Oscar del Rivero, the executive chef of Jaguar Hospitality Group, discusses this quintessential Mexican sauce: Mole Poblano. His version combines more than 30 ingredients for a complex, unique flavor. Check out the Q&A and video below to learn more about this versatile sauce.
How is this mole from Puebla different from other moles in Mexico?
The Mole Poblano, from the city of Puebla, is one of the most popular. There are many different types of moles all over Mexico. They vary in ingredients, which in turn vary in color and flavor. The Mole Poblano has chocolate as one of its ingredients. It is not the only mole with chocolate, but that is one of the characteristics that set this mole apart from the rest. The color is a dark, glossy brown that looks silky and smooth. Other moles have different colors, yellow, red, black, green, etc. Mole is a very complex sauce, a masterpiece. It is a symphony of flavors. As you can tell, I love it 😁!
Mole Poblano Q&A with Chef Oscar
How many would you prepare on a daily basis at the restaurant?
We use it for our chicken mole. We make this mole in two-gallon batches and we also use it for enchiladas and chilaquiles.
Is there anything different or any adaptations that you have done to the original recipe to cater to the Miami clientele?
No, this mole is as is. If we were in Mexico we would use the exact same recipe.
How many ingredients are in the Mole?
Our mole has over 30 ingredients.
How many different styles of mole are they? (Traditional ones?)
Off the top of my head, I can think of 10 moles. I know there are the classic seven moles from Oaxaca and then some. This is a question for a history major and a chef... even then together they might be in disagreement on some of the moles. Also there are pepianes or pipianes, and there is a Mole de Olla — that is more like a soup. One thing is for sure, there is a mole for every personality, and some pair better with seafood, others with poultry. And in my opinion, all of them are truly unique and delicious.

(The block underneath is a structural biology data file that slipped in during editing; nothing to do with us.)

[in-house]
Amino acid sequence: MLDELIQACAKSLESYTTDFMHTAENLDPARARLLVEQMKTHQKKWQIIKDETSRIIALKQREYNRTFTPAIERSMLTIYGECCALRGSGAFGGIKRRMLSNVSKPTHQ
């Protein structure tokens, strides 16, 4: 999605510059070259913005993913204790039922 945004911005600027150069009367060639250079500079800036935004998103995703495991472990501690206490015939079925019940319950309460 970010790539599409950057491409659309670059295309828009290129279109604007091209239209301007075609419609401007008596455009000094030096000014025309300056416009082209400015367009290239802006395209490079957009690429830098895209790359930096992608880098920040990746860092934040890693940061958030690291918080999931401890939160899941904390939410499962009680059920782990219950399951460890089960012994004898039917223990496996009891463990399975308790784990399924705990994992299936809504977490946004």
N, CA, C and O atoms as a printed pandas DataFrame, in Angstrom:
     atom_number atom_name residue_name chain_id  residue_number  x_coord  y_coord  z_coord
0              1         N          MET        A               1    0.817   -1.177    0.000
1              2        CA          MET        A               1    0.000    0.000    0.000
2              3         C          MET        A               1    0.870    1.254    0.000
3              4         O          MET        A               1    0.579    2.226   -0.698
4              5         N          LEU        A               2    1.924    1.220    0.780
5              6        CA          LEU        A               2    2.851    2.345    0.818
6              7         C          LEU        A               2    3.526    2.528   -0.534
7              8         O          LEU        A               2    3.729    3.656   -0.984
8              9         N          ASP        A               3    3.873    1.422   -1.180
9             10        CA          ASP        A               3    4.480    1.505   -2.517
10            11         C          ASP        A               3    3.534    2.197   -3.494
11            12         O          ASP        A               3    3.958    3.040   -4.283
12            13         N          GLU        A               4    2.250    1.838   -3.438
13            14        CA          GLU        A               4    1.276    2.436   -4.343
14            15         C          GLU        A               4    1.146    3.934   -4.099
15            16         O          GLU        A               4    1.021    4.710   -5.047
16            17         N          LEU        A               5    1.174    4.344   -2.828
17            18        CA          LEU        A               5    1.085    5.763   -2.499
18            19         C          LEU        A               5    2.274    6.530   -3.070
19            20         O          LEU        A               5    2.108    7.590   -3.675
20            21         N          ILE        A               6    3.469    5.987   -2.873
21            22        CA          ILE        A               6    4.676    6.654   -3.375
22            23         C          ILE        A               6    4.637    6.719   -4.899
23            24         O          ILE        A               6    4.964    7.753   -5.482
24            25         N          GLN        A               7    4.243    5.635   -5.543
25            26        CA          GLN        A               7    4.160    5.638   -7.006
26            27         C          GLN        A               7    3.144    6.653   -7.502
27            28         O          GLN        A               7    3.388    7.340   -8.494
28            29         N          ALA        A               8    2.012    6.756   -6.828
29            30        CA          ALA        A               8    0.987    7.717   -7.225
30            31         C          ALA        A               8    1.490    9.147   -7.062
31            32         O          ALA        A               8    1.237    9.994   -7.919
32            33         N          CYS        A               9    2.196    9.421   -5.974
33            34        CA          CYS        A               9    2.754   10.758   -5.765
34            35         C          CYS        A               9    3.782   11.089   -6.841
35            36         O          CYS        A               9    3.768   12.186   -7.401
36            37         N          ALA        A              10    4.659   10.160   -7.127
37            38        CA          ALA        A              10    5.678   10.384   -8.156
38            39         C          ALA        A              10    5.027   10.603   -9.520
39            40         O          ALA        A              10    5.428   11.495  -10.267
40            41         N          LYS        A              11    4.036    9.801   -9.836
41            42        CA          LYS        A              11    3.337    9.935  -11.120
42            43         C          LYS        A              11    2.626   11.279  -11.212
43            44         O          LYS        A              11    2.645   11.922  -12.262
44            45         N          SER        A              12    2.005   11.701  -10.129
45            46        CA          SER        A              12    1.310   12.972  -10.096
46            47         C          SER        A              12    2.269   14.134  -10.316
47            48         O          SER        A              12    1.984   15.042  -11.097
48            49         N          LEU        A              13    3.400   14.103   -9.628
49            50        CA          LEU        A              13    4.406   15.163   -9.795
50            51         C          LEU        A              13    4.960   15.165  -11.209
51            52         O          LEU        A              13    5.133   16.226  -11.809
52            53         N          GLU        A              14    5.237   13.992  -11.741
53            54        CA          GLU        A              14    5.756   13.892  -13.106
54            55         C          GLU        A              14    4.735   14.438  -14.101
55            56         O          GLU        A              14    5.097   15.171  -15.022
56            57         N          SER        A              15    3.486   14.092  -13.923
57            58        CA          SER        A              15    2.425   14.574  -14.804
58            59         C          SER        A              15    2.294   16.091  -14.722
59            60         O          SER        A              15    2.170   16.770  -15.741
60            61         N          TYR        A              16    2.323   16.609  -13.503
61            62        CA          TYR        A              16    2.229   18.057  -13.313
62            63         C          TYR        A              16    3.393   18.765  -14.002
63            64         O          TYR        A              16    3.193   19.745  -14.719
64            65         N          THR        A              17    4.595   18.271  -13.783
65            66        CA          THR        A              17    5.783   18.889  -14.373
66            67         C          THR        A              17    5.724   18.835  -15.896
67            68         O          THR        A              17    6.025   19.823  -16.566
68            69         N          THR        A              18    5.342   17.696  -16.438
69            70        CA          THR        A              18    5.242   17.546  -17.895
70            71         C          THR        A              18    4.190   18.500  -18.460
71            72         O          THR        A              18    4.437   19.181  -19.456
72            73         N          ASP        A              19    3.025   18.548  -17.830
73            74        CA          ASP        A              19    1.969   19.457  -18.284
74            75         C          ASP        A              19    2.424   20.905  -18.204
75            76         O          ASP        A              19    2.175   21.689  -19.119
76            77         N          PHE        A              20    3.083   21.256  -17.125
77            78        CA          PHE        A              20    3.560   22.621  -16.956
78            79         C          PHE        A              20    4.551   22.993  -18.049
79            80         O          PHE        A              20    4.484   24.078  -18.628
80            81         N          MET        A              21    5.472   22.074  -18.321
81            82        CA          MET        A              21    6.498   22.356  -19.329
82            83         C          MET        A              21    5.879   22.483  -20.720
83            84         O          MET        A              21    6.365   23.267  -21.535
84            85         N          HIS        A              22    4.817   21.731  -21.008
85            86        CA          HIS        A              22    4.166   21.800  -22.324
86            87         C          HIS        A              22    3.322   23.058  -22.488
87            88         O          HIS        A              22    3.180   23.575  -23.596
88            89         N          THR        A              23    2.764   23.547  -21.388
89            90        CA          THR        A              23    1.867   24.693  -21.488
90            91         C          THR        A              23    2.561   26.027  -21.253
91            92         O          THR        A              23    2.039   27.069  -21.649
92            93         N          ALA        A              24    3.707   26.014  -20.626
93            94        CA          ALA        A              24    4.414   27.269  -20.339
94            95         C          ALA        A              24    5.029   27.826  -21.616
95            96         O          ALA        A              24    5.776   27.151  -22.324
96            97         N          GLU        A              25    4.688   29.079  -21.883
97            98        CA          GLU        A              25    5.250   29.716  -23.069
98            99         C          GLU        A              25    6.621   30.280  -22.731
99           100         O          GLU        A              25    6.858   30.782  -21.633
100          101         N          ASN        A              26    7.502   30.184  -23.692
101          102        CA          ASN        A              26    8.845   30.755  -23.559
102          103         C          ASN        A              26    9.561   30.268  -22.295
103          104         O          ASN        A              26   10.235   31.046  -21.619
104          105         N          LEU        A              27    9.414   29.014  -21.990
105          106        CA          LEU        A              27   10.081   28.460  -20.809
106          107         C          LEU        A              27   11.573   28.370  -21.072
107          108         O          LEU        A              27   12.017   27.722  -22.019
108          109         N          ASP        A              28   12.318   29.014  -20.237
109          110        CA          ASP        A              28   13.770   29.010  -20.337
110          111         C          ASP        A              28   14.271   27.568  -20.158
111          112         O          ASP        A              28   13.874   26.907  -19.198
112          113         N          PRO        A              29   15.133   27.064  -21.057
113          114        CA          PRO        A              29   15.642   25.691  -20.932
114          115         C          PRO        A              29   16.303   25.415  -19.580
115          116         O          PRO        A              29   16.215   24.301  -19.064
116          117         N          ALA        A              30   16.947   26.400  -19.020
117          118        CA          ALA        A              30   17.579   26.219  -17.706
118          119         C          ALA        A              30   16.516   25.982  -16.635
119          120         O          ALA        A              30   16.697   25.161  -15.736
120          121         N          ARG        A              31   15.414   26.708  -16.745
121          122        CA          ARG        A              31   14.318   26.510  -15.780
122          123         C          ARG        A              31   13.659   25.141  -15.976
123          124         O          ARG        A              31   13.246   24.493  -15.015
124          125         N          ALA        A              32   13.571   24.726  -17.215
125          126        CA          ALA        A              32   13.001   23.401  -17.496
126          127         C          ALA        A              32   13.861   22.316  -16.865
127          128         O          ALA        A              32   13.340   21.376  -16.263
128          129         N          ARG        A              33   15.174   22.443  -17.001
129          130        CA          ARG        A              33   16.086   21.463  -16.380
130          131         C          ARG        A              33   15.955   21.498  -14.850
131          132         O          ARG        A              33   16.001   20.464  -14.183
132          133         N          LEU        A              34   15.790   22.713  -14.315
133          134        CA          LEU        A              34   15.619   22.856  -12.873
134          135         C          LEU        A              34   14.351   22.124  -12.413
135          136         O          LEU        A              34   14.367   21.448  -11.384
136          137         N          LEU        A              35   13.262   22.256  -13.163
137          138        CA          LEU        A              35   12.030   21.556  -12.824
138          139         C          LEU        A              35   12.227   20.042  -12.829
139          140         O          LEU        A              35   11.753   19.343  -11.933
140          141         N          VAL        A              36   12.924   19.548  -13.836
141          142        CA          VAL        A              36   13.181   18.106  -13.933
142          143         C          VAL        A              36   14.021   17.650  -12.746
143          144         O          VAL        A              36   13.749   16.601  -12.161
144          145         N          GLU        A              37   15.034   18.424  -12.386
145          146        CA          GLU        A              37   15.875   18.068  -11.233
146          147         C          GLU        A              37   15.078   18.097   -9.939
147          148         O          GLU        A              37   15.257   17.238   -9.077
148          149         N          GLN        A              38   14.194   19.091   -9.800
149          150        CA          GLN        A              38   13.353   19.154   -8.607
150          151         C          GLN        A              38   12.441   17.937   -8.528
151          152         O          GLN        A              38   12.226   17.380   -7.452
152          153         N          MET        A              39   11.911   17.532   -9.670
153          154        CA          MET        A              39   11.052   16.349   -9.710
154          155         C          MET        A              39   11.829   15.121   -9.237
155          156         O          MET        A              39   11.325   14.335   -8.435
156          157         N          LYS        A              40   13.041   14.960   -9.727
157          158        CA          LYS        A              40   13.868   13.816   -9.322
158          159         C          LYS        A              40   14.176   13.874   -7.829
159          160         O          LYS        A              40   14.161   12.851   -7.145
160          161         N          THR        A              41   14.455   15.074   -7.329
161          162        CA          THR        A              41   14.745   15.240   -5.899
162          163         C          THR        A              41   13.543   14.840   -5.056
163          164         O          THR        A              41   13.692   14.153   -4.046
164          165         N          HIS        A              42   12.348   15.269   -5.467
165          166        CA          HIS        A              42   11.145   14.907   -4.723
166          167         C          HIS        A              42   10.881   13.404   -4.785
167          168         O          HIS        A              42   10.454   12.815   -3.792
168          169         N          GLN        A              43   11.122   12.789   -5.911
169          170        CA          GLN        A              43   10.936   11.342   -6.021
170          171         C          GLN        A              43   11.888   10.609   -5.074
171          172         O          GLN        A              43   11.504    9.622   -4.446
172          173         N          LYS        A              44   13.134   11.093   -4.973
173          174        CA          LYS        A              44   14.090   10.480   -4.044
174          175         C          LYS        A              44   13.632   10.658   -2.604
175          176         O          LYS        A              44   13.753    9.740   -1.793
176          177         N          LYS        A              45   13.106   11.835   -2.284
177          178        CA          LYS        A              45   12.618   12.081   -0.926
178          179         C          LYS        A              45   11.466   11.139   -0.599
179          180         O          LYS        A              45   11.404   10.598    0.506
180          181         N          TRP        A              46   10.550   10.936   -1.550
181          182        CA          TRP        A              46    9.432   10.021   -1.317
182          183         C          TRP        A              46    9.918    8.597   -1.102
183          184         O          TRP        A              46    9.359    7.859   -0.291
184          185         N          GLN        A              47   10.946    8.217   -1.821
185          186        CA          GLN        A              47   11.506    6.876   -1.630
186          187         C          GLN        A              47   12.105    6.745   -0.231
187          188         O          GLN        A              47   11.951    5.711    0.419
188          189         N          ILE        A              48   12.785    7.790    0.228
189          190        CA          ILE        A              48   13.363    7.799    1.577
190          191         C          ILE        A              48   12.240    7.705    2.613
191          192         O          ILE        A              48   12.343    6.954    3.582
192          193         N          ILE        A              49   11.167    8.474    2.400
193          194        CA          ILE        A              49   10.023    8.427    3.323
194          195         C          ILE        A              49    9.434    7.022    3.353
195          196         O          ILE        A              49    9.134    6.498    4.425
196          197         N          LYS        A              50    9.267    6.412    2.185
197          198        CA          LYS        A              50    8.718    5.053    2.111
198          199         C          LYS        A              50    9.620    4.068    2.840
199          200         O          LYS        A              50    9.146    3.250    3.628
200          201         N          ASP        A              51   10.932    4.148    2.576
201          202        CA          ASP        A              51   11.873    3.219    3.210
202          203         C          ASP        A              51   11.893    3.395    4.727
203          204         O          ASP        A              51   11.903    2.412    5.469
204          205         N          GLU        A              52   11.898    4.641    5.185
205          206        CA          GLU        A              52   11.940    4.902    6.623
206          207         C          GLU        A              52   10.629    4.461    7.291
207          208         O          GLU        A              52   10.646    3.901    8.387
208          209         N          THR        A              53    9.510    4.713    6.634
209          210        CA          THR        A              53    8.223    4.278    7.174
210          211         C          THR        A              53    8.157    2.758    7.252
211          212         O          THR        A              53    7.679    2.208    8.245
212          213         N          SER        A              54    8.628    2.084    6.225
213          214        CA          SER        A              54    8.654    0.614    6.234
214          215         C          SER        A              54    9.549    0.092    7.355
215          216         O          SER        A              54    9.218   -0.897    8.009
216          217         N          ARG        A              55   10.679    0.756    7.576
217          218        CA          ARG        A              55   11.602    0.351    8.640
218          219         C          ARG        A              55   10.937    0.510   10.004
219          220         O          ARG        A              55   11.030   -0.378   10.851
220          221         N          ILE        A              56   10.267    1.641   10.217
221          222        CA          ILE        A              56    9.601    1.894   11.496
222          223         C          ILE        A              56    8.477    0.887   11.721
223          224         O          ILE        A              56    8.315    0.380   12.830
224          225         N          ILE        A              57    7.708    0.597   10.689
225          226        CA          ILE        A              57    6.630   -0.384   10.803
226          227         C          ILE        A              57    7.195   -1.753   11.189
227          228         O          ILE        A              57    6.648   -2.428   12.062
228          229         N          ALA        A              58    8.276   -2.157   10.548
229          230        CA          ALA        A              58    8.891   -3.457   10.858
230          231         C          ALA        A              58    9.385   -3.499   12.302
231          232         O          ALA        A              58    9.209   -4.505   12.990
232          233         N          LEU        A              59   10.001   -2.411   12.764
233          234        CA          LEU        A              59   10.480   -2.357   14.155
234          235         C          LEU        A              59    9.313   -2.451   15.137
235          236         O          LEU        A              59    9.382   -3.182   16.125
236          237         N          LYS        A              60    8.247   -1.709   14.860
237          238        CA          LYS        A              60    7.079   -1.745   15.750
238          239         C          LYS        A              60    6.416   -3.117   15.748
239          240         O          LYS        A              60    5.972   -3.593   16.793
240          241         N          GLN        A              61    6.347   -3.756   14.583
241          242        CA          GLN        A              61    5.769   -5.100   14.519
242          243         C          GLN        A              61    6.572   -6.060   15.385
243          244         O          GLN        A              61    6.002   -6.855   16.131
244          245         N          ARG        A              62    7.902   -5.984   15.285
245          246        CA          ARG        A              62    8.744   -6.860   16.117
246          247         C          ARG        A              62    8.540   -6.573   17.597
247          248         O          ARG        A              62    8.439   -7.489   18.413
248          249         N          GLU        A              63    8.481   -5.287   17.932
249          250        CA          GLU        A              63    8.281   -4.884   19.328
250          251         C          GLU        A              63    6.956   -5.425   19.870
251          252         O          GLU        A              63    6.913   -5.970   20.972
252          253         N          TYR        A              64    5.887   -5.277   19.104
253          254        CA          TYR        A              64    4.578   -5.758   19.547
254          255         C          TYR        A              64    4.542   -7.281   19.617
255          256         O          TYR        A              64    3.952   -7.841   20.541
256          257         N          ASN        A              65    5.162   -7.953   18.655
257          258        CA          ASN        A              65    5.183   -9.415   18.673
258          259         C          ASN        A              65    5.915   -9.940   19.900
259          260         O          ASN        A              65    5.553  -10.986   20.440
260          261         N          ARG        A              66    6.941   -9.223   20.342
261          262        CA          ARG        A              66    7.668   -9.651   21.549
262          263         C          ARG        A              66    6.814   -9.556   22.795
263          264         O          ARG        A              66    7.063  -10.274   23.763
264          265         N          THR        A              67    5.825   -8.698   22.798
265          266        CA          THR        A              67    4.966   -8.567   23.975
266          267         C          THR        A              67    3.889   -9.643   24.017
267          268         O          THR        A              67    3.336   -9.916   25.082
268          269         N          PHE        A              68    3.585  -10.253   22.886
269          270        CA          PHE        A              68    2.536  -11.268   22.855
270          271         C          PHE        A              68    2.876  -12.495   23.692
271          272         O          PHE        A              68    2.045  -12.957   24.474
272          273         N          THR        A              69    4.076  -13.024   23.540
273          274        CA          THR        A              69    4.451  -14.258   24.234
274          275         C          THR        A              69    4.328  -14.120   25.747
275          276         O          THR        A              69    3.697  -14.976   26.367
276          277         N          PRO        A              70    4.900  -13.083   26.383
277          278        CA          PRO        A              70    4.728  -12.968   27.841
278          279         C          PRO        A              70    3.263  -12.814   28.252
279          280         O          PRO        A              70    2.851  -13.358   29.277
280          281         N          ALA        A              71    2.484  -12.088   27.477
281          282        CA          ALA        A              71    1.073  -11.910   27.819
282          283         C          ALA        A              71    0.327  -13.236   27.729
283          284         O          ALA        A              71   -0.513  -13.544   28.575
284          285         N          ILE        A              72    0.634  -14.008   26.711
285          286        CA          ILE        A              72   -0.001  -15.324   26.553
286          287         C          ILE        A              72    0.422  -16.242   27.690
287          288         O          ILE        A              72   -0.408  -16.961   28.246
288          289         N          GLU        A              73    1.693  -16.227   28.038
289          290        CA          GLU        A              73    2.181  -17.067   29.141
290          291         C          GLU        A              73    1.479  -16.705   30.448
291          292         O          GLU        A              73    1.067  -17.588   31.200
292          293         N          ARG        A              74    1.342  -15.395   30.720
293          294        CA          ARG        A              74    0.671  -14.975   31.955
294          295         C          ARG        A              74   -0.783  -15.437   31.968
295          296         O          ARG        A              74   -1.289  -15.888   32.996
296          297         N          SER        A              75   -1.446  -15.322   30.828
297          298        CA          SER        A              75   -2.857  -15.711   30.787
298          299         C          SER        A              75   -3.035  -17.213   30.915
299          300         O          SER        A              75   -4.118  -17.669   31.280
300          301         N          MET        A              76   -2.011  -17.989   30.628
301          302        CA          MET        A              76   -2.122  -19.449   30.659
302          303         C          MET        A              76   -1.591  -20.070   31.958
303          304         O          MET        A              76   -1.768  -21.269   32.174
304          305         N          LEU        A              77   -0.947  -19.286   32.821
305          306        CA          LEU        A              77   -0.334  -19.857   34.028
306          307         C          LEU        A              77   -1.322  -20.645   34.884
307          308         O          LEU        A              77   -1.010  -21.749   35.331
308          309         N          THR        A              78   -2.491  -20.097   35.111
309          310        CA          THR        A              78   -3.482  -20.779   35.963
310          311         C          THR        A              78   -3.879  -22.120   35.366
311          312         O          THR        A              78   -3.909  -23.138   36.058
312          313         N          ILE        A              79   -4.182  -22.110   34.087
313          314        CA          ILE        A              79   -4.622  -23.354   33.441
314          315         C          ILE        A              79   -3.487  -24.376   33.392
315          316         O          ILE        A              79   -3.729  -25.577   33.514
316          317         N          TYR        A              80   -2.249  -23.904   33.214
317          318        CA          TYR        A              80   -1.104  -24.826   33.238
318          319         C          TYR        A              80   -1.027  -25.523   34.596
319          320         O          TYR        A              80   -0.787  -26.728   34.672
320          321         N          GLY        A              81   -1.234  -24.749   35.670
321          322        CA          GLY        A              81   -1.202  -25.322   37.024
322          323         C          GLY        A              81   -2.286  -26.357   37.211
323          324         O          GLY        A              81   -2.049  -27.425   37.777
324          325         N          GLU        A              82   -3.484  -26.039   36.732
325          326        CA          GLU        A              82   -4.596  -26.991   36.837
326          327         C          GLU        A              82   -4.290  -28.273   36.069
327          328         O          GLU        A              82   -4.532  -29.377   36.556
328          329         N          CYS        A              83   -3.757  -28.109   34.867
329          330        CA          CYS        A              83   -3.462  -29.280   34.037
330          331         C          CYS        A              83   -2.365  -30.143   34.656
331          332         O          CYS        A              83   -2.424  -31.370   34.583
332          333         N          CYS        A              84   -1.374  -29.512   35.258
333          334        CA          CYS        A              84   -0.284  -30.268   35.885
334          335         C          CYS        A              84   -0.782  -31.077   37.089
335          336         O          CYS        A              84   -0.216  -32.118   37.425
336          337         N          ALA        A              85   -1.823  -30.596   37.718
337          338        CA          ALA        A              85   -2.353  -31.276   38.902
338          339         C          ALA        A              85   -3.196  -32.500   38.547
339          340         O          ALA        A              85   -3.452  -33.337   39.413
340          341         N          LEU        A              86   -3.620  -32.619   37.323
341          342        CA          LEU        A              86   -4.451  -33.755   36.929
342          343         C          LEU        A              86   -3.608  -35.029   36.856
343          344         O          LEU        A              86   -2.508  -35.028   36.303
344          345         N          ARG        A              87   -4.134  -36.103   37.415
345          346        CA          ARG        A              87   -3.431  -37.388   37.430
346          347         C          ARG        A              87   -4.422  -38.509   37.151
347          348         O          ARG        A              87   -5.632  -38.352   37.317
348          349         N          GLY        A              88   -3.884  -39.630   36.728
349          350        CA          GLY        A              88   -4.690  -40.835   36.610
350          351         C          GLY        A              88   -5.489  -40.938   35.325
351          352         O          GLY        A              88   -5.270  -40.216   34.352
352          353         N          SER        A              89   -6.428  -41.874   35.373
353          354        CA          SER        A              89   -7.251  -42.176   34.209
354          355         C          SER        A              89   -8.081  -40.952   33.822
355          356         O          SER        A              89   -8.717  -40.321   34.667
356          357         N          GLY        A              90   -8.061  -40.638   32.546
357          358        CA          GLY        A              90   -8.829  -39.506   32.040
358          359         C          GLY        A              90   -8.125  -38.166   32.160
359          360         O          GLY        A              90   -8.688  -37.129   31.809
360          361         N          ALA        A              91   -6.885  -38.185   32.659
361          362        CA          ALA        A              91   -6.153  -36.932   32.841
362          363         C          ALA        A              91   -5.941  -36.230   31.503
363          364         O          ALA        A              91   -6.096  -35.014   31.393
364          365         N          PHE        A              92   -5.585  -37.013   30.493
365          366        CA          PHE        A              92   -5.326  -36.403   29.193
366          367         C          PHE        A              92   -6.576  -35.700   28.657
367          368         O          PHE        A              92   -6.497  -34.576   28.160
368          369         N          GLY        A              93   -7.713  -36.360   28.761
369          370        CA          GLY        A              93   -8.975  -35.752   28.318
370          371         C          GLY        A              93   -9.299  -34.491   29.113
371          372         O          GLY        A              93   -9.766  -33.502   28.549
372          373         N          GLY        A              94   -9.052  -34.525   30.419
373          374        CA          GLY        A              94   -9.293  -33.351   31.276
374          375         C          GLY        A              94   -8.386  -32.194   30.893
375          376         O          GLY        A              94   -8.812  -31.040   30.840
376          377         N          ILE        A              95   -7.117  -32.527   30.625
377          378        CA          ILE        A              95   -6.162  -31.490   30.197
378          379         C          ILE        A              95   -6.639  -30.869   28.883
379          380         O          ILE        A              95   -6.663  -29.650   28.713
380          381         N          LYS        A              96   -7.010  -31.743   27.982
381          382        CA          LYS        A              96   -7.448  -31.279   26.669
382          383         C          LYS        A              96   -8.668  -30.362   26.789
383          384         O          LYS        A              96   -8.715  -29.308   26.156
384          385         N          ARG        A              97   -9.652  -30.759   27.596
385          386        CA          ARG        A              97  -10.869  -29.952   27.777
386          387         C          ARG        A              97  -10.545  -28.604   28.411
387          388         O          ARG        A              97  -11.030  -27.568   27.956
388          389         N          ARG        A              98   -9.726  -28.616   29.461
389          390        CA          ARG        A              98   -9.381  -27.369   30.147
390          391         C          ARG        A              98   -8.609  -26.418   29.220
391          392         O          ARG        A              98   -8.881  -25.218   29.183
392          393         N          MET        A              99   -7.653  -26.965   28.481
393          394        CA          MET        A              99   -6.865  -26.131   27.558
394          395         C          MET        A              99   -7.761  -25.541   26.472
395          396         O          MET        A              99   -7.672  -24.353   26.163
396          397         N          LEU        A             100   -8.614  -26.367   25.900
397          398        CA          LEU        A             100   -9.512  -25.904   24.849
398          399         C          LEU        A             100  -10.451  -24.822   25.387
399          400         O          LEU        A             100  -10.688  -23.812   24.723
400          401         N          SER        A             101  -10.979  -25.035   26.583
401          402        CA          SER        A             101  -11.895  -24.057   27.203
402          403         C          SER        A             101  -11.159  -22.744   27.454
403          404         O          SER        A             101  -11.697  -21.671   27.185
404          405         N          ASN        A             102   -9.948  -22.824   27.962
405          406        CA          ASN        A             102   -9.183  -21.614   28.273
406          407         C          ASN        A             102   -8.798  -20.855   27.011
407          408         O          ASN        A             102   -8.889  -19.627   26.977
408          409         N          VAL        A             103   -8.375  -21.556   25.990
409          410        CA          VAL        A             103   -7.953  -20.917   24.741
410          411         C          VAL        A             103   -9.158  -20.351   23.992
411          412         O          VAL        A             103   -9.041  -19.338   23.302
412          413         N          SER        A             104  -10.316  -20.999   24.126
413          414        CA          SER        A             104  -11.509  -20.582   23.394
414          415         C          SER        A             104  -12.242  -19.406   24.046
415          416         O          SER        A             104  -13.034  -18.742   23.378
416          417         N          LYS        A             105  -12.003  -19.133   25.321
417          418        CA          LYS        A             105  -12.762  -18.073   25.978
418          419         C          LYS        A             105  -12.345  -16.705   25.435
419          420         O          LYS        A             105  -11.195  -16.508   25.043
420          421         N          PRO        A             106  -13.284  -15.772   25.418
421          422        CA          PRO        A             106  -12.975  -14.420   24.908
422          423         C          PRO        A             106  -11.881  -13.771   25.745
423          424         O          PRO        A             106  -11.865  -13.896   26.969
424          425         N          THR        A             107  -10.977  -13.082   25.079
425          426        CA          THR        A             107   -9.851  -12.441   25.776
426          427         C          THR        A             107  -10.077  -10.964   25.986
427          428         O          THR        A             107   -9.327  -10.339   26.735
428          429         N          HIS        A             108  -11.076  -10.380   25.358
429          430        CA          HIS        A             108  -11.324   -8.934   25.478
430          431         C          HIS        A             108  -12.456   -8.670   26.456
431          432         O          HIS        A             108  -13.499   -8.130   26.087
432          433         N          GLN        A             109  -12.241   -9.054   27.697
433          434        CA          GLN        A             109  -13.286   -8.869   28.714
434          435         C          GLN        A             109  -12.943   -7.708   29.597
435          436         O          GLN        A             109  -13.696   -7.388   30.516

Anything different on the Mole de Xico?
Yes! This beautiful mole is from the state of Veracruz in the Gulf of Mexico. The color is a lighter brown than the poblano, and it is definitely sweeter. It is made with abundant fruits and dried fruits, and it is less spicy. Remember, moles vary by families and regions so my experience might be a little different than other cooks. But again I think from the south to the north, and from coast to coast, we can all agree that all moles are delicious!
Do you see anything different in the modern mole from the “abuelita’s one” (what you grew up with)?
My abuelita was an amazing cook, and she took her time making her mole from scratch — in some occasions she would start three days ahead. And that is the only way mole should be made, with patience, and following the tradition of peeling nuts and roasting chiles and drying fruits etc. Depending on where you eat, mole quality will vary. But I believe if it’s made with the right ingredients, it has been consistent in quality and flavor through time.
Anything new around mole that we could learn?
Always something new to learn. I have read about all sorts of new moles, like fig mole or mole almendrado which means it has an abundance of almonds. This is a good example of creativity and utilizing local ingredients. Your mole options might be endless.
There are many different types of moles all over Mexico, but this Mole Poblano, from the city of Puebla, is one of the most popular. It has chocolate as one of its ingredients, which is one of the characteristics that sets this mole apart from the rest. Mole should be made with patience, and following the tradition of peeling nuts, roasting chiles and drying fruits. It is a very complex sauce, but the result is an unparalleled symphony of flavors.